Is Web 2.0 About Exploitation Or Empowerment?
from the an-academic-look dept
The paper takes a balanced look at the Swedish independent music scene, which relies heavily on fan communities to act as filters and promoters of the music. The record labels don't focus so much on "selling music" so much as building up attention that can then be monetized in many different ways. Thus, they encourage fans to share and promote their music for them. So, is this use of fans exploitation?
The paper shows that, contrary to the "exploitation" view, the fans often get plenty of value out of the whole process, if not directly in monetary terms. As the paper notes, the concept of "exploitation" suggests a cost to the participant, but if they get more out of participating than they give up, then it hardly seems like exploitation. Instead, it's a reasonable choice in a non-monetary market, where they get more value than they put in. Plus, the paper notes that some of the fan participants eventually do make some money out of their efforts as well. That shouldn't come as much of a surprise. There are plenty of folks who became highly involved in a hobby and are eventually able to turn that into a business.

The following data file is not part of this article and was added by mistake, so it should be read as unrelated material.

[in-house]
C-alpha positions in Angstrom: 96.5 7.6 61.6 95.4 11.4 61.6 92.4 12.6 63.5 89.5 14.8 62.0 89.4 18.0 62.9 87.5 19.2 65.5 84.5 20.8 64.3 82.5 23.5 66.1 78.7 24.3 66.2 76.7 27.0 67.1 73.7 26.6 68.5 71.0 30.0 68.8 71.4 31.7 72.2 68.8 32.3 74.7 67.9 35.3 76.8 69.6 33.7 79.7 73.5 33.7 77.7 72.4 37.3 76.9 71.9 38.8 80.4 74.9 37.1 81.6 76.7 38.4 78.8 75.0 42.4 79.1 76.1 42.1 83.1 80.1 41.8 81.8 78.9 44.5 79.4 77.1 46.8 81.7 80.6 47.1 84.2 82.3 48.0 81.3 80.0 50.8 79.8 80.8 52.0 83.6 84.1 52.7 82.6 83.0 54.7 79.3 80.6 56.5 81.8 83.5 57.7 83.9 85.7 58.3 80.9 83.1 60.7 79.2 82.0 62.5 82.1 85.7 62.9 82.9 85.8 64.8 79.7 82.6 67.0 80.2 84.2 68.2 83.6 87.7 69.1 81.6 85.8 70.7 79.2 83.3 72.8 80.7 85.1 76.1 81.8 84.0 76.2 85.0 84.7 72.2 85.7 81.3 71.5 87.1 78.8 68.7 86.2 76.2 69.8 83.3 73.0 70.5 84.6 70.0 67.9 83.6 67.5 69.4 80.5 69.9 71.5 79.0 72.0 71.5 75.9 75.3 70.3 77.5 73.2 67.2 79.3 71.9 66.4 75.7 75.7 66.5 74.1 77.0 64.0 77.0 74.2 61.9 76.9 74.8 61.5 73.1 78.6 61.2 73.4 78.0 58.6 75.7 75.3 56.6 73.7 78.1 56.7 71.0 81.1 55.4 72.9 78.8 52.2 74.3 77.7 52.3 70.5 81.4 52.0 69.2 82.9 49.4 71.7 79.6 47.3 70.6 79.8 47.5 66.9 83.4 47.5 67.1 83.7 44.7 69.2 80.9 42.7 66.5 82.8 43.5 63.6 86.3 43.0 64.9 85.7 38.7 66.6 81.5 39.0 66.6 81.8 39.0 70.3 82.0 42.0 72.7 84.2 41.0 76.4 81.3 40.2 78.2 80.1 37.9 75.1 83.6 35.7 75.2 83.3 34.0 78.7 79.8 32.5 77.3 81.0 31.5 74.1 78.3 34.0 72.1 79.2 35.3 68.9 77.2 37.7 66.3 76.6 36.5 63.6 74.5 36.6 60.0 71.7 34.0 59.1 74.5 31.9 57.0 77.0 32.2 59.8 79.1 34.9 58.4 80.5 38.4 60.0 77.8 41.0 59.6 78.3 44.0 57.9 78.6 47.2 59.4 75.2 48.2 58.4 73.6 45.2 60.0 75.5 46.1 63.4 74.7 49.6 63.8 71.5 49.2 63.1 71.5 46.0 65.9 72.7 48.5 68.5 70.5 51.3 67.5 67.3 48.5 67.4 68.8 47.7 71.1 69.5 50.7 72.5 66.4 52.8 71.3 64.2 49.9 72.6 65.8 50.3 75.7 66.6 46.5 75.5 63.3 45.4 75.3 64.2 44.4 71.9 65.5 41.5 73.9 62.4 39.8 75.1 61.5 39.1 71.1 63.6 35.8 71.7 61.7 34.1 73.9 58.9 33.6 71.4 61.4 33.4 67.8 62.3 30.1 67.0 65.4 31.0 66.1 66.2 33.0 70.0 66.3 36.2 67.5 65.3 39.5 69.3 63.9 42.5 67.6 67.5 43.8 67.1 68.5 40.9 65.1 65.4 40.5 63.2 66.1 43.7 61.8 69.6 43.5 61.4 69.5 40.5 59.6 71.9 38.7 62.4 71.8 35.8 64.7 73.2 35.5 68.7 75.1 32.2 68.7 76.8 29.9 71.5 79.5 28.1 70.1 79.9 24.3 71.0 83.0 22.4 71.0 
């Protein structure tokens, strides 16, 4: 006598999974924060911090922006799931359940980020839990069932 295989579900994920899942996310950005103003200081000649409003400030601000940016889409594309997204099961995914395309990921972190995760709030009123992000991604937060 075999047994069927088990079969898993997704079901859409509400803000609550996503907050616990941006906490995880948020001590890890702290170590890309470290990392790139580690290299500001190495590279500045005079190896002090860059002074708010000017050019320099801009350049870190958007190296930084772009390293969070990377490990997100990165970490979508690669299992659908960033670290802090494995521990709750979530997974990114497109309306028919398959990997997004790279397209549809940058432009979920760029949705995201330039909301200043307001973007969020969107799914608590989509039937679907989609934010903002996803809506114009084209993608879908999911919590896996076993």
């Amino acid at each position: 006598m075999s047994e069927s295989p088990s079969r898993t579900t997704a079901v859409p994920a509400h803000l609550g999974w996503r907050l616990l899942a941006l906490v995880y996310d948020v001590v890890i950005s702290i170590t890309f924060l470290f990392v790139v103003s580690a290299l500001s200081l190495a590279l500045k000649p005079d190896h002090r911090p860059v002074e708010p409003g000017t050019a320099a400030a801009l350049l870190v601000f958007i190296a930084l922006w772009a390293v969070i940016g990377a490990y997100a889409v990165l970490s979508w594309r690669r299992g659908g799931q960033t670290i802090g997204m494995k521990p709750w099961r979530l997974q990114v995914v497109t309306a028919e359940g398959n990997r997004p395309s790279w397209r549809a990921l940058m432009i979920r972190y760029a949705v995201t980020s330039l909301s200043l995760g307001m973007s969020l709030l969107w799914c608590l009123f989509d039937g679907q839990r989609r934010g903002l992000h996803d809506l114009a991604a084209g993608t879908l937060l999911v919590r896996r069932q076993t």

But the bigger issue for many fans, is simply being able to build relationships with the musicians they love -- and with other fans. To them, that's worth a lot more than money, and it's hard to see how building strong relationships and friendships can be seen as exploitation.
On top of that, the paper notes that the fans also make use of certain strategies to make sure -- implicitly or explicitly -- that they're not being exploited. In other words, whether they realize it or not, they're aware at some level of the possibility of being exploited by the situation, and they make certain choices to protect against that possibility. Overall, a very interesting paper that's worth reading, and I look forward to more research on this topic.